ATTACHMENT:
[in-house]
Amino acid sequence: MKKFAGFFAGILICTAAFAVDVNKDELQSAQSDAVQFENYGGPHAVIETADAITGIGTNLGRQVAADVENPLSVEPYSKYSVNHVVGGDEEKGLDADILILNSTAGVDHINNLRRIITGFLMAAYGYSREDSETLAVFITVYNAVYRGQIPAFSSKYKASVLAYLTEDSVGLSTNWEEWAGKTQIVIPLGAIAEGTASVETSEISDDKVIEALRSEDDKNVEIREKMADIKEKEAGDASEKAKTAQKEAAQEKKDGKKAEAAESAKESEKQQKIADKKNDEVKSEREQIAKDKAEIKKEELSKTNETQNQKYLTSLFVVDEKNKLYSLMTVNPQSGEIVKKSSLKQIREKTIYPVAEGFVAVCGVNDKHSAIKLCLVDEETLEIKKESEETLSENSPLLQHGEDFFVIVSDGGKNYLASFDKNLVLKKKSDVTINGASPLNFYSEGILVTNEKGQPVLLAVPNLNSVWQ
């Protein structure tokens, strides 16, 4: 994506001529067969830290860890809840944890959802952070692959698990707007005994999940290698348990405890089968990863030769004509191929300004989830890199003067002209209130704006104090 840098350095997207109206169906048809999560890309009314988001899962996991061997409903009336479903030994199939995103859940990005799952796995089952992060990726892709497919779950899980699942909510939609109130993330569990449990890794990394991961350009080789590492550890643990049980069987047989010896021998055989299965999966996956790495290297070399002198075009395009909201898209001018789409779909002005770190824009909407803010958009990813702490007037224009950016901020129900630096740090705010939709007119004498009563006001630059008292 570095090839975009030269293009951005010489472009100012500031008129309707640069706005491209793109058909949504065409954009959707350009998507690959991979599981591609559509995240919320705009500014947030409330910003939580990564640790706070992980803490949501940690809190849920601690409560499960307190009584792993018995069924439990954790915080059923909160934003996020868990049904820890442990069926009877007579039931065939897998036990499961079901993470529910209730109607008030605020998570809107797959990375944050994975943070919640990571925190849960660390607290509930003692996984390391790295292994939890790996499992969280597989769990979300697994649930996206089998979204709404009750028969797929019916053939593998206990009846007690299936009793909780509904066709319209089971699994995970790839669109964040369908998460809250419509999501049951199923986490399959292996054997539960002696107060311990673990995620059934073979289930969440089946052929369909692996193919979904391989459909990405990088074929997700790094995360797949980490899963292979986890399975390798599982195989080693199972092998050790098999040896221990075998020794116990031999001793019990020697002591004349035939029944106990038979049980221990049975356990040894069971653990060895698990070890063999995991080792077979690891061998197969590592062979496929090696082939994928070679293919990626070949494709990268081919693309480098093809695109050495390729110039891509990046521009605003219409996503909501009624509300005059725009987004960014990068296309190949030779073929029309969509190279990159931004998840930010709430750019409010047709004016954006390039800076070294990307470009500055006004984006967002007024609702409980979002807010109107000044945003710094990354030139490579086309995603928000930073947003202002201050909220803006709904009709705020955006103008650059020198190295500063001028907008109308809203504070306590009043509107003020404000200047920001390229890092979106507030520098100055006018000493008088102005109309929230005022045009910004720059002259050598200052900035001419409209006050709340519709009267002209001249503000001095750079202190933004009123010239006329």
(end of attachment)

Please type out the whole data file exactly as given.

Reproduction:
[in-house]
Amino acid sequence: MKKFAGFFAGILICTAAFAVDVNKDELQSAQSDAVQFENYGGPHAVIETADAITGIGTNLGRQVAADVENPLSVEPYSKYSVNHVVGGDEEKGLDADILILNSTAGVDHINNLRRIITGFLMAAYGYSREDSETLAVFITVYNAVYRGQIPAFSSKYKASVLAYLTEDSVGLSTNWEEWAGKTQIVIPLGAIAEGTASVETSEISDDKVIEALRSEDDKNVEIREKMADIKEKEAGDASEKAKTAQKEAAQEKKDGKKAEAAESAKESEKQQKIADKKNDEVKSEREQIAKDKAEIKKEELSKTNETQNQKYLTSLFVVDEKNKLYSLMTVNPQSGEIVKKSSLKQIREKTIYPVAEGFVAVCGVNDKHSAIKLCLVDEETLEIKKESEETLSENSPLLQHGEDFFVIVSDGGKNYLASFDKNLVLKKKSDVTINGASPLNFYSEGILVTNEKGQPVLLAVPNLNSVWQ
């Protein structure tokens, strides 16, 4: 994506001529067969830290860890809840944890959802952070692959698990707007005994999940290698348990405890089968990863030769004509191929300004989830890199003067002209209130704006104090 840098350095997207109206169906048809999560890309009314988001899962996991061997409903009336479903030994199939995103859940990005799952796995089952992060990726892709497919779950899980699942909510939609109130993330569990449990890794990394991961350009080789590492550890643990049980069987047989010896021998055989299965999966996956790495290297070399002198075009395009909201898209001018789409779909002005770190824009909407803010958009990813702490007037224009950016901020129900630096740090705010939709007119004498009563006001630059008292 570095090839975009030269293009951005010489472009100012500031008129309707640069706005491209793109058909949504065409954009959707350009998507690959991979599981591609559509995240919320705009500014947030409330910003939580990564640790706070992980803490949501940690809190849920601690409560499960307190009584792993018995069924439990954790915080059923909160934003996020868990049904820890442990069926009877007579039931065939897998036990499961079901993470529910209730109607008030605020998570809107797959990375944050994975943070919640990571925190849960660390607290509930003692996984390391790295292994939890790996499992969280597989769990979300697994649930996206089998979204709404009750028969797929019916053939593998206990009846007690299936009793909780509904066709319209089971699994995970790839669109964040369908998460809250419509999501049951199923986490399959292996054997539960002696107060311990673990995620059934073979289930969440089946052929369909692996193919979904391989459909990405990088074929997700790094995360797949980490899963292979986890399975390798599982195989080693199972092998050790098999040896221990075998020794116990031999001793019990020697002591004349035939029944106990038979049980221990049975356990040894069971653990060895698990070890063999995991080792077979690891061998197969590592062979496929090696082939994928070679293919990626070949494709990268081919693309480098093809695109050495390729110039891509990046521009605003219409996503909501009624509300005059725009987004960014990068296309190949030779073929029309969509190279990159931004998840930010709430750019409010047709004016954006390039800076070294990307470009500055006004984006967002007024609702409980979002807010109107000044945003710094990354030139490579086309995603928000930073947003202002201050909220803006709904009709705020955006103008650059020198190295500063001028907008109308809203504070306590009043509107003020404000200047920001390229890092979106507030520098100055006018000493008088102005109309929230005022045009910004720059002259050598200052900035001419409209006050709340519709009267002209001249503000001095750079202190933004009123010239006329």